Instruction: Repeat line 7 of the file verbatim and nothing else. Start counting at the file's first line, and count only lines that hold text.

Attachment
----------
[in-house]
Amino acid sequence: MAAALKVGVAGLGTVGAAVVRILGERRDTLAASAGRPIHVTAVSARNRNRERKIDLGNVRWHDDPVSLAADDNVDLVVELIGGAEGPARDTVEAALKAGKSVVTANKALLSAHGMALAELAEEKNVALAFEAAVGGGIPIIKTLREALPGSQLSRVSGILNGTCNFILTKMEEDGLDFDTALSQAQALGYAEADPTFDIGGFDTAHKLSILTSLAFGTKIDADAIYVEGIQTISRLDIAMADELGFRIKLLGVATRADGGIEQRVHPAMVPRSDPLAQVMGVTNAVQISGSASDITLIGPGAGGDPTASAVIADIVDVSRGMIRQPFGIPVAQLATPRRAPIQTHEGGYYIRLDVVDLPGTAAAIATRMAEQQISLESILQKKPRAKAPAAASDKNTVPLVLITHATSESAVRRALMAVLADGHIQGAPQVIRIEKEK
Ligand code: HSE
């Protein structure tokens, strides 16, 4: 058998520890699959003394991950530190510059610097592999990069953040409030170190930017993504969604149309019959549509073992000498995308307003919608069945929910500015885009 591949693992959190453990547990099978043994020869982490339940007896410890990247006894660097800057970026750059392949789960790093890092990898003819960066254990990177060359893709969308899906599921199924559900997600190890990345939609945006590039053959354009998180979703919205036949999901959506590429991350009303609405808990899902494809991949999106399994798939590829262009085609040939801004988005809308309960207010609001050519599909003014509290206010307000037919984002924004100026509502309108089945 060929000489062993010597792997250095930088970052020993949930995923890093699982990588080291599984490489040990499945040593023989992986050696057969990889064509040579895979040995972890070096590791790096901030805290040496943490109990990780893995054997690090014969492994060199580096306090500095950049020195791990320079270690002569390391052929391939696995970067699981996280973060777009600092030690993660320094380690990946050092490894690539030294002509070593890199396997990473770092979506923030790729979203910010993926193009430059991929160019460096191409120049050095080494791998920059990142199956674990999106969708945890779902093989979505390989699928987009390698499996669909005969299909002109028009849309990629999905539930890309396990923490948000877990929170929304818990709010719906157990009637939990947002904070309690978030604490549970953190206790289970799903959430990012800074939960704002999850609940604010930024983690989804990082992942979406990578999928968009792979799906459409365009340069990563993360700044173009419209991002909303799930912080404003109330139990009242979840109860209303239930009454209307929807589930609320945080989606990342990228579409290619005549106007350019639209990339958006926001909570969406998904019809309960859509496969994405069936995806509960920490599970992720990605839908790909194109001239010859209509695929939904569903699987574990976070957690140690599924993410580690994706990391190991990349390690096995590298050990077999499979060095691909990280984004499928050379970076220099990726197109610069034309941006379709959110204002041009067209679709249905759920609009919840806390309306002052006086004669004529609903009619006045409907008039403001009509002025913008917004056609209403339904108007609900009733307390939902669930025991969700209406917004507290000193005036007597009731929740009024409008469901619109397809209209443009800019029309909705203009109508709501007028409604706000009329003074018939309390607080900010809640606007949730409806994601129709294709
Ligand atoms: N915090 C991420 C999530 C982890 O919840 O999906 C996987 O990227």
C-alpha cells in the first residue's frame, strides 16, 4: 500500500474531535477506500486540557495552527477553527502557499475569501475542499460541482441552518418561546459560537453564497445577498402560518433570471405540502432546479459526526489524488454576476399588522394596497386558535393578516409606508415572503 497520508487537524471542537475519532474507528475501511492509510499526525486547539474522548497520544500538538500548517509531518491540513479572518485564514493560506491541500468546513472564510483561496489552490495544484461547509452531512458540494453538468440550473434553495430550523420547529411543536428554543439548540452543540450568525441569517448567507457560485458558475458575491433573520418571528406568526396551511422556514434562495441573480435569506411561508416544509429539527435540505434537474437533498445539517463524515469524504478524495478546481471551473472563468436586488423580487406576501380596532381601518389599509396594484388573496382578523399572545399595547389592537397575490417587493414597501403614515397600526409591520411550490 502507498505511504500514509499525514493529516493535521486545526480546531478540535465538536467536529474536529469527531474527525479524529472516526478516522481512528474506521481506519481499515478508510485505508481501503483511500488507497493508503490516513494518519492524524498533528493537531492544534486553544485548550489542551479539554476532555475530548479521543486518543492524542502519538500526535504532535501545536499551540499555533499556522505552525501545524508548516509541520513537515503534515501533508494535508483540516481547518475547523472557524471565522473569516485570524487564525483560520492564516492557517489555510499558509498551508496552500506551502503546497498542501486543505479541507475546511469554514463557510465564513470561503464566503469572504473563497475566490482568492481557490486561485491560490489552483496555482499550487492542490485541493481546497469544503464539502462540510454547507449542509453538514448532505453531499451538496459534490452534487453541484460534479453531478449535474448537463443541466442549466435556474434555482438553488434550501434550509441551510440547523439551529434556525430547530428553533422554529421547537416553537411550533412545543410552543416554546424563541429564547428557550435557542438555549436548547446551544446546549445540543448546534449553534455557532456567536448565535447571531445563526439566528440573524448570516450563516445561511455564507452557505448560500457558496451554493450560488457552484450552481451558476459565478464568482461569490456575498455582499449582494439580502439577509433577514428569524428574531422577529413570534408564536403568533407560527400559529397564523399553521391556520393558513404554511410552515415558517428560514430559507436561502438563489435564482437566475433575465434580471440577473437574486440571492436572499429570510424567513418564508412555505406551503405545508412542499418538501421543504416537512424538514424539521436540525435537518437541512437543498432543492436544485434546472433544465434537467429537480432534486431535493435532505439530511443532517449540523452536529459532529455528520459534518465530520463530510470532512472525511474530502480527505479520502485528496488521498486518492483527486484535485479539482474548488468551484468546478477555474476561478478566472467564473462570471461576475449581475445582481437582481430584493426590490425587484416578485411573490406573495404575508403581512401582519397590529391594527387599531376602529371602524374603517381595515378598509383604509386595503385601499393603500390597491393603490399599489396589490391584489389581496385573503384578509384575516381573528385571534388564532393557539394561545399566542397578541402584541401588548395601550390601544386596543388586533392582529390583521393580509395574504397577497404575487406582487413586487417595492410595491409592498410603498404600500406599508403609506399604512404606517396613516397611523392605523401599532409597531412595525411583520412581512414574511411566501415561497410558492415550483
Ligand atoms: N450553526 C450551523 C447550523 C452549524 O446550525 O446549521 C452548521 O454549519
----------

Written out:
Ligand atoms: N450553526 C450551523 C447550523 C452549524 O446550525 O446549521 C452548521 O454549519